While the story and general gameplay feel entirely unaltered outside of aesthetic refreshes so far, there are a few major changes to be found in combat. The basics of battle are identical here, with timing-based moves, random flowers that grant bonuses mid-battle, and spells that come with their own quick minigames. That’s all reinforced with some simple quality of life changes. For instance, an exclamation point now appears to telegraph when players should press buttons during attacks and defenses. No guesswork is required anymore.
As an even smaller example, the “Lucky” minigame returns in which players can double their experience points or coins by correctly finding a Yoshi in three shuffling eggs. That was a serious gamble in the original release, as it was hard to pin down where Yoshi moved to each time. That’s significantly easier this time around, as I’ve yet to fail in my three hours of playtime.
In general, Super Mario RPG seems much easier than its predecessor so far — and that’s not a bad thing. It’s mostly thanks to little changes like these that cut away some tedium. Autosaving, for instance, makes it so I’m no longer set back very far after a death. It’s also easier to fix up my party on the fly between battles with a more organized mini menu that groups items together (no more scrolling through 10 mushrooms to find syrup) and a quick ability menu that lets me use Mallow’s healing rain outside of battle.
The more impactful change comes from a new power gauge, which ties into a reworked combo system. When players correctly time moves, they’ll chain together into a combo that grants buffs the higher the number goes. Successful chains can raise the team’s damage, for example. That’ll also fill a gauge on the left-hand side of the screen. When it hits 100% initially, players can trigger a Toad Assist that’ll give Mario and Mallow random buffs or execute a special attack. When Geno joins the party, Toad Assist turns into a devastating triple attack that comes with its own exciting battle cinematic. It’s a smart addition that better encourages players to learn perfect timings and nail their nuances.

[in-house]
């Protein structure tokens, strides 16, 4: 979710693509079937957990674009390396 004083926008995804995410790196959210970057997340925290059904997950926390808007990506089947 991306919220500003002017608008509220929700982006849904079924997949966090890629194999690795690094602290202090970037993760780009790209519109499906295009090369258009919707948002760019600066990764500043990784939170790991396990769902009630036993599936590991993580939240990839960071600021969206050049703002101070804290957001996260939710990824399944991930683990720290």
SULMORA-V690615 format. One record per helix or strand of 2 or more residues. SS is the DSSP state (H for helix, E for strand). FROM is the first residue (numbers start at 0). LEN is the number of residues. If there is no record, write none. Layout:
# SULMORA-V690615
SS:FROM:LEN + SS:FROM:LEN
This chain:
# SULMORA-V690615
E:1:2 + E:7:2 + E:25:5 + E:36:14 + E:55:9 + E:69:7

Though that’s an exciting change, I’ve run into some circumstances where some more archaic parts of the unaltered combat poke through. A single battle against a pair of enemies that could turn me into a useless Mushroom dragged on for over 10 minutes as I got trapped in a loop when my teammates went down. I couldn’t attack as enemies repeatedly inflicted the status effect on me every other turn. It was a frustrating pain point that signaled that there may not be a lot of retooling happening under the surface.
That leaves Super Mario RPG in a strange place so far. It’s still the same great game it’s always been, but I’m not entirely sure if it’s a better version of it. SNES quirks stand out like a sore thumb here underneath modern sights and sounds. It’s a project that sometimes feels like a loving ode to the original and then like a hastily assembled double-dip in other moments (some cinematics even happen on empty gray backgrounds that feel half-finished). Its success will hinge on the power of the base game. Is the adventure still magical enough on its own to overcome some patchy remake flaws? That answer could very well be yes, but I’ve got four more stars to find before I can say for sure.
Super Mario RPG launches on November 17 for Nintendo Switch.